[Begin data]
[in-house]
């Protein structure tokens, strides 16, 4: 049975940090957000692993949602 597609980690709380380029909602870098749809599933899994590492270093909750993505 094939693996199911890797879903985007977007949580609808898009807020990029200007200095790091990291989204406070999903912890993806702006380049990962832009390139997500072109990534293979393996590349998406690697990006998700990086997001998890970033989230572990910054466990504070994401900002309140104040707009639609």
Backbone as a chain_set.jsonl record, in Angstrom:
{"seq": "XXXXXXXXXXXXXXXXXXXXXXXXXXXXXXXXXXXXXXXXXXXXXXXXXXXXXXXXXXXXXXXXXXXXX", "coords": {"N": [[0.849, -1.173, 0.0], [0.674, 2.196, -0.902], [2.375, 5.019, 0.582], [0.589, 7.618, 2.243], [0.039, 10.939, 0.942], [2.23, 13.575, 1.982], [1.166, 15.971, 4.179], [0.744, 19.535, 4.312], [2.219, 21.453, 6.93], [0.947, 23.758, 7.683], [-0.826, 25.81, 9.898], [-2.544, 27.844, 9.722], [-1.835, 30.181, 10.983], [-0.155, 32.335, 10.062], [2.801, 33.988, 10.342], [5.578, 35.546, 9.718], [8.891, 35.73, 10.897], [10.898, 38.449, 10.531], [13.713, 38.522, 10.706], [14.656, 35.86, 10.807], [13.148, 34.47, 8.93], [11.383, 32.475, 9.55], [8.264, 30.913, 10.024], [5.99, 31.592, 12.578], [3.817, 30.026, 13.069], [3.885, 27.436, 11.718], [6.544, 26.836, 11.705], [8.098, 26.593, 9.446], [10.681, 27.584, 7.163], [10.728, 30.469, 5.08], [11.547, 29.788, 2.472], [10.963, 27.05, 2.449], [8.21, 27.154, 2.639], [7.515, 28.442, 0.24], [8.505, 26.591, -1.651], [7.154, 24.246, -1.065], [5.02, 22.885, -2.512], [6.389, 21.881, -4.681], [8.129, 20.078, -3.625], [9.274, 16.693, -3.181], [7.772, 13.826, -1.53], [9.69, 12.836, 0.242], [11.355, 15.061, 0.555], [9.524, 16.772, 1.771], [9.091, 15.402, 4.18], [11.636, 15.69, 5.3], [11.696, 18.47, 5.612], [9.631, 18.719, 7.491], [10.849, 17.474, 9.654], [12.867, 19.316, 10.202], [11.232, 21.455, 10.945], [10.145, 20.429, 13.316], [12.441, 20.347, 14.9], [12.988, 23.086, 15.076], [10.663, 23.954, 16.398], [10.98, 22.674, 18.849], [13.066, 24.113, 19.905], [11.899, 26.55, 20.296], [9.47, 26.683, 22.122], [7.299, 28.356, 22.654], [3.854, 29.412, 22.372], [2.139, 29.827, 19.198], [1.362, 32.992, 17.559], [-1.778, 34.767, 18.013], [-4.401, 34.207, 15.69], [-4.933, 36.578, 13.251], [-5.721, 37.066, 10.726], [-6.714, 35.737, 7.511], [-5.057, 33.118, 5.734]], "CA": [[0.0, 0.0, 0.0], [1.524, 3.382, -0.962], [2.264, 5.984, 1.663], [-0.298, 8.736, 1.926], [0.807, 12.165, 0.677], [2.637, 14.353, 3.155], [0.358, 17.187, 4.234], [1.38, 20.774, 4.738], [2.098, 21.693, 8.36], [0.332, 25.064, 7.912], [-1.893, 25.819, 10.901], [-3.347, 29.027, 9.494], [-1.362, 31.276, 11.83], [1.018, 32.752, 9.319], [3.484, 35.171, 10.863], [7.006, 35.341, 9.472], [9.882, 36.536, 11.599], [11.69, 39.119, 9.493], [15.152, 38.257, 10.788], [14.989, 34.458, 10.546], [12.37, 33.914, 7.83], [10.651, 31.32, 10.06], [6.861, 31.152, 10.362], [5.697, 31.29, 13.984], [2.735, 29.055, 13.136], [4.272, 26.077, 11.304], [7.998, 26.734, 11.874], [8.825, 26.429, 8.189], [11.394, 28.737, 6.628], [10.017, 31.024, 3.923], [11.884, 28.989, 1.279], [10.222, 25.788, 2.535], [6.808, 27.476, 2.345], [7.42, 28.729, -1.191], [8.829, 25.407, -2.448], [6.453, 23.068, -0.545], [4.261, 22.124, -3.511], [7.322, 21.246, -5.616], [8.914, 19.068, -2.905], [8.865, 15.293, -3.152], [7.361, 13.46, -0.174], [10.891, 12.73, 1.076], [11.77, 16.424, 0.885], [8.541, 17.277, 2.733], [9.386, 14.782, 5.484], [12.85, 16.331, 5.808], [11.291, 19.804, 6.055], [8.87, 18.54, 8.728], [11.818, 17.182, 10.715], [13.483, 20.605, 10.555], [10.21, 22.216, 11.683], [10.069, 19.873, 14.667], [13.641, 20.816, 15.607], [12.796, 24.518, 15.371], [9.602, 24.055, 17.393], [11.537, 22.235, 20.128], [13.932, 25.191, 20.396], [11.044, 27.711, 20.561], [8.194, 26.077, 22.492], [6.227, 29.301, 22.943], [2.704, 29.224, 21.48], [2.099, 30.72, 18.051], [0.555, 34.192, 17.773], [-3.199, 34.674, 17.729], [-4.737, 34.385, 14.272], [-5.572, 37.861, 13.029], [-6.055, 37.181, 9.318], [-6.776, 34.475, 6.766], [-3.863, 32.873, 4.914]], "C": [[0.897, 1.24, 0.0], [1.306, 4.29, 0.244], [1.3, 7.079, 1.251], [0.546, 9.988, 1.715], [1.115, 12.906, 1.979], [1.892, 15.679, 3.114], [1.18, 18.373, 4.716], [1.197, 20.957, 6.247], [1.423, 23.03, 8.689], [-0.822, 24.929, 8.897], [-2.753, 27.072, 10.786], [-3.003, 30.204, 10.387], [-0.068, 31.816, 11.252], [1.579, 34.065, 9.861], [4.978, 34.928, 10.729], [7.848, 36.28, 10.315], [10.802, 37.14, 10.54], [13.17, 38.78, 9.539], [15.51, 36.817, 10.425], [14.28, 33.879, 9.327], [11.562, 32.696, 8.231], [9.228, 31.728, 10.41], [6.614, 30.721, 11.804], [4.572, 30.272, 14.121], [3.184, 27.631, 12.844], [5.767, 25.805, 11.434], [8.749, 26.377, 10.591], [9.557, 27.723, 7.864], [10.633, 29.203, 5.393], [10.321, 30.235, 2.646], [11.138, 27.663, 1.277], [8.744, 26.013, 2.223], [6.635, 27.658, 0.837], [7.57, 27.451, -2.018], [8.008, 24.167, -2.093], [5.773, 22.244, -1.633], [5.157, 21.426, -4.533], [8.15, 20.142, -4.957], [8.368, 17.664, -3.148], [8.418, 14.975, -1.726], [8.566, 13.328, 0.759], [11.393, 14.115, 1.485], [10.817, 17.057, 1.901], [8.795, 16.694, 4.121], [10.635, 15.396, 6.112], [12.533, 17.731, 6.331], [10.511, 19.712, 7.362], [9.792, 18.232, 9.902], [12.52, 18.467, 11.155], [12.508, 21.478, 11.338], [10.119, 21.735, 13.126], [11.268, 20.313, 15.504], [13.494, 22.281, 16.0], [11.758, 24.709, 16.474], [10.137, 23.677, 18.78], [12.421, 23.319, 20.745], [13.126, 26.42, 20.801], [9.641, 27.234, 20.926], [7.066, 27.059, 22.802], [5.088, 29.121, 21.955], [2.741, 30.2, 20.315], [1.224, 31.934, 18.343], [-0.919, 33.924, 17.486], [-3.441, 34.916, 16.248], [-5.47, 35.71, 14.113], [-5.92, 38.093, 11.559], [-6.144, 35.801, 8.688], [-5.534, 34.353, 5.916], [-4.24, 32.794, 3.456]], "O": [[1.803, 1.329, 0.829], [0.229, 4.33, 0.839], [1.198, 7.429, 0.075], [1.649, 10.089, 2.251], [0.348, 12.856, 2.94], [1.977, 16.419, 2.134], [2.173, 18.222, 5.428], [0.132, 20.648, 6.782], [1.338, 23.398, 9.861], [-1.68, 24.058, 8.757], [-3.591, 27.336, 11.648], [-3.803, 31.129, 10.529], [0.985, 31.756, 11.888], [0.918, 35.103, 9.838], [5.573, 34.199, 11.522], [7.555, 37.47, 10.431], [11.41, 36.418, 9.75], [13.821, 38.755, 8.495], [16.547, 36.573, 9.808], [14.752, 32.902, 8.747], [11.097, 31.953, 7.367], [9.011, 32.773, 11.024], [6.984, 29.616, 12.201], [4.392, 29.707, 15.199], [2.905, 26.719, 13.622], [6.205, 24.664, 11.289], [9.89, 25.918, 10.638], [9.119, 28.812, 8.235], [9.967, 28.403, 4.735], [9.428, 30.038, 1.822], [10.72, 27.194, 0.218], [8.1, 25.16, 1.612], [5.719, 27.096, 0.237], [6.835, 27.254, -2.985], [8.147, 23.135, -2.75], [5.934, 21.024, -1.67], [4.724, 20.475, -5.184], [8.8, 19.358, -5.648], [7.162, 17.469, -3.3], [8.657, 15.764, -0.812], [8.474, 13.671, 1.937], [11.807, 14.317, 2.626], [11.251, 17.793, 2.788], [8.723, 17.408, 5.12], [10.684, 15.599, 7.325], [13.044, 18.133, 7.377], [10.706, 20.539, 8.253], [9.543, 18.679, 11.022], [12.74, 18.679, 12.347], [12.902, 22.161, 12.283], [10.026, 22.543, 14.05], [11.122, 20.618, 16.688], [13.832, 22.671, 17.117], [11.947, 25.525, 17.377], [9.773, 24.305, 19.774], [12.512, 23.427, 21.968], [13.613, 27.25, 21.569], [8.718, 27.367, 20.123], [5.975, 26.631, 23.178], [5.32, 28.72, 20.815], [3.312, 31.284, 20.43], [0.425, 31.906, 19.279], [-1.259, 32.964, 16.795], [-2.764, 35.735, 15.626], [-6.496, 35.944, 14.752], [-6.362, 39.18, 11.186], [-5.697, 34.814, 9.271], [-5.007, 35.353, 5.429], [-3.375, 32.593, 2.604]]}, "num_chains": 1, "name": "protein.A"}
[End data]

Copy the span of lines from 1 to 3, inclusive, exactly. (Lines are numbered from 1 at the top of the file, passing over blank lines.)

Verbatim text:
[in-house]
């Protein structure tokens, strides 16, 4: 049975940090957000692993949602 597609980690709380380029909602870098749809599933899994590492270093909750993505 094939693996199911890797879903985007977007949580609808898009807020990029200007200095790091990291989204406070999903912890993806702006380049990962832009390139997500072109990534293979393996590349998406690697990006998700990086997001998890970033989230572990910054466990504070994401900002309140104040707009639609």
Backbone as a chain_set.jsonl record, in Angstrom: